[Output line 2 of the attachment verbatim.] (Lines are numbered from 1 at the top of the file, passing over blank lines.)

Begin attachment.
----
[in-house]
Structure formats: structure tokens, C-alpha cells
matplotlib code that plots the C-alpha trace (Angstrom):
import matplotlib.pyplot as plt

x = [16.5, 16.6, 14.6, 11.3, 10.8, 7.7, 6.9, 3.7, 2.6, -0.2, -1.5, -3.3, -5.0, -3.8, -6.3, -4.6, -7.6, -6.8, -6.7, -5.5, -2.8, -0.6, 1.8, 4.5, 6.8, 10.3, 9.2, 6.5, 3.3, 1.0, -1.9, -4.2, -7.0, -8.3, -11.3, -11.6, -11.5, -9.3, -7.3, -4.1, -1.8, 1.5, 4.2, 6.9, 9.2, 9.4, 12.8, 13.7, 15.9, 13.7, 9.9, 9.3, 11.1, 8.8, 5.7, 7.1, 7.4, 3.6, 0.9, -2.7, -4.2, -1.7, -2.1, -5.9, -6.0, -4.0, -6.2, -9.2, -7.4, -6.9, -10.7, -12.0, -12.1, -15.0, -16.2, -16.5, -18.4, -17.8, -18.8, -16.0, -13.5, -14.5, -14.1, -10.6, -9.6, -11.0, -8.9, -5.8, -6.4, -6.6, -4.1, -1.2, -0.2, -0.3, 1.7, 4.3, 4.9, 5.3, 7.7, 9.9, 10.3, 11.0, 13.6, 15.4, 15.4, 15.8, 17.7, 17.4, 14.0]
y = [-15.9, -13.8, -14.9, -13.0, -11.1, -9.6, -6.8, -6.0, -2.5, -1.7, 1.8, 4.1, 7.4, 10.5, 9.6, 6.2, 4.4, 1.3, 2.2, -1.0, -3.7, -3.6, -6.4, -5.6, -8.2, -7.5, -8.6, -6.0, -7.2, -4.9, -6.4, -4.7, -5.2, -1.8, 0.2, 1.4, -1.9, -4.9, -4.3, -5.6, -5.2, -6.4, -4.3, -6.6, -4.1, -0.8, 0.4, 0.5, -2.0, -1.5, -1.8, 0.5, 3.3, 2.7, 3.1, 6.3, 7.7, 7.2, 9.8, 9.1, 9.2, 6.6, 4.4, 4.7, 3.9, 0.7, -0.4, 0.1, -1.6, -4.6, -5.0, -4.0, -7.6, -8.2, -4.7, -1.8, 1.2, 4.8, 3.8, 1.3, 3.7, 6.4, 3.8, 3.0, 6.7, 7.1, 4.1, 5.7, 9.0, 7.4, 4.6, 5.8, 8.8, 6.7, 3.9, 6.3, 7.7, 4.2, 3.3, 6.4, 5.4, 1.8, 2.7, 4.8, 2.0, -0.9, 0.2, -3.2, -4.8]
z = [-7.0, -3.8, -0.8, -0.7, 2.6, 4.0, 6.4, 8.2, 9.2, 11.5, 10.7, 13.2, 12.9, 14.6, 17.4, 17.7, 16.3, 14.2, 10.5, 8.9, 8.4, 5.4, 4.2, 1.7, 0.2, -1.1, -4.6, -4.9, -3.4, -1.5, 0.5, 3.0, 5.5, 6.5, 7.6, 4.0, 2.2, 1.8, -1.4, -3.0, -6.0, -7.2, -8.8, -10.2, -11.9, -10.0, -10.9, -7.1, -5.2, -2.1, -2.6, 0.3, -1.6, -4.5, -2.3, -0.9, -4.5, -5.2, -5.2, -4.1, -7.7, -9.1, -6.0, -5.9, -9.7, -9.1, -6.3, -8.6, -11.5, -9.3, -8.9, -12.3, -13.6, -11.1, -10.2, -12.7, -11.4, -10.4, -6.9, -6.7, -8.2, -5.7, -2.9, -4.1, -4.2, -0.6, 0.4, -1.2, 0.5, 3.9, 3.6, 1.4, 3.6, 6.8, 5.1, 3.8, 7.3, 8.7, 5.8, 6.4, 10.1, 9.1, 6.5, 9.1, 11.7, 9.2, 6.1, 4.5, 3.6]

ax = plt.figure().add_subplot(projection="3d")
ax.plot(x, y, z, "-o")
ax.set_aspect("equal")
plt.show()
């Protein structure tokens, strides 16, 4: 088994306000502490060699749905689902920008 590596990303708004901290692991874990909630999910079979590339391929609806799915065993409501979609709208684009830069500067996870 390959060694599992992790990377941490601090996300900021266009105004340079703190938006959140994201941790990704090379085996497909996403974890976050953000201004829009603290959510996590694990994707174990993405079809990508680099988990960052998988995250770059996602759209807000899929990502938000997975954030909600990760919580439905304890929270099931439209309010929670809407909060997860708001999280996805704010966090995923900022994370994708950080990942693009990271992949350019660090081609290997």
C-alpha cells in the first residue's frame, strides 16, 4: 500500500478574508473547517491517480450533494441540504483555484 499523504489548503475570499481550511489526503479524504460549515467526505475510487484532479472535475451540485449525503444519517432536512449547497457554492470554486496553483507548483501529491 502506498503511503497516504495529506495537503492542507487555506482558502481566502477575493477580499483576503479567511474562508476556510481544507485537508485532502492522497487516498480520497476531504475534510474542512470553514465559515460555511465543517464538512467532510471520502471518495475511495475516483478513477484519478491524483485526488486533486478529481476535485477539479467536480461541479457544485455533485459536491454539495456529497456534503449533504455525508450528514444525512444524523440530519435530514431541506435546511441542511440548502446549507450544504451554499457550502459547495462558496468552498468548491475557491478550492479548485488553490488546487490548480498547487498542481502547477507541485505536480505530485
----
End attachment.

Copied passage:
Structure formats: structure tokens, C-alpha cells